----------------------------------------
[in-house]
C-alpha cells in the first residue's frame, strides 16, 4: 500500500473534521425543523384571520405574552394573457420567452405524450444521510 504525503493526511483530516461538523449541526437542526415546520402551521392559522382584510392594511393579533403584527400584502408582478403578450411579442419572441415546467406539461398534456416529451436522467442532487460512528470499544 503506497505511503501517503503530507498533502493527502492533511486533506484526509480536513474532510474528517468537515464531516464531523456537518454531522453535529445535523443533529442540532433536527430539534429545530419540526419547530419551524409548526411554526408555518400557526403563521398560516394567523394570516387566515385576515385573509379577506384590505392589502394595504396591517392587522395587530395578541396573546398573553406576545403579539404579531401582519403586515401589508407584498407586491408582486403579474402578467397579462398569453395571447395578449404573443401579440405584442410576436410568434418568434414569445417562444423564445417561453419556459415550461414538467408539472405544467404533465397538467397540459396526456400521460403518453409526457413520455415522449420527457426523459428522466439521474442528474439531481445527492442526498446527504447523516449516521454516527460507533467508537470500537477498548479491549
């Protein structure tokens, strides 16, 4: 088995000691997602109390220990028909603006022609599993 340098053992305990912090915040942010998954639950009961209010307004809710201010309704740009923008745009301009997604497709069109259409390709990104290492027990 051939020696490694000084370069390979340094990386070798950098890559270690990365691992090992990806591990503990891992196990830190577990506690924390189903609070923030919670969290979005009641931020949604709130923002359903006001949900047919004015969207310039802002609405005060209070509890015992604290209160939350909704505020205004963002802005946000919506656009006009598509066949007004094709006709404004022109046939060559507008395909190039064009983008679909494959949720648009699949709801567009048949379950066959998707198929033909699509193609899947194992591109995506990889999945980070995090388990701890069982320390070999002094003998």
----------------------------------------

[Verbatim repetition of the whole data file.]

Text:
[in-house]
C-alpha cells in the first residue's frame, strides 16, 4: 500500500473534521425543523384571520405574552394573457420567452405524450444521510 504525503493526511483530516461538523449541526437542526415546520402551521392559522382584510392594511393579533403584527400584502408582478403578450411579442419572441415546467406539461398534456416529451436522467442532487460512528470499544 503506497505511503501517503503530507498533502493527502492533511486533506484526509480536513474532510474528517468537515464531516464531523456537518454531522453535529445535523443533529442540532433536527430539534429545530419540526419547530419551524409548526411554526408555518400557526403563521398560516394567523394570516387566515385576515385573509379577506384590505392589502394595504396591517392587522395587530395578541396573546398573553406576545403579539404579531401582519403586515401589508407584498407586491408582486403579474402578467397579462398569453395571447395578449404573443401579440405584442410576436410568434418568434414569445417562444423564445417561453419556459415550461414538467408539472405544467404533465397538467397540459396526456400521460403518453409526457413520455415522449420527457426523459428522466439521474442528474439531481445527492442526498446527504447523516449516521454516527460507533467508537470500537477498548479491549
């Protein structure tokens, strides 16, 4: 088995000691997602109390220990028909603006022609599993 340098053992305990912090915040942010998954639950009961209010307004809710201010309704740009923008745009301009997604497709069109259409390709990104290492027990 051939020696490694000084370069390979340094990386070798950098890559270690990365691992090992990806591990503990891992196990830190577990506690924390189903609070923030919670969290979005009641931020949604709130923002359903006001949900047919004015969207310039802002609405005060209070509890015992604290209160939350909704505020205004963002802005946000919506656009006009598509066949007004094709006709404004022109046939060559507008395909190039064009983008679909494959949720648009699949709801567009048949379950066959998707198929033909699509193609899947194992591109995506990889999945980070995090388990701890069982320390070999002094003998």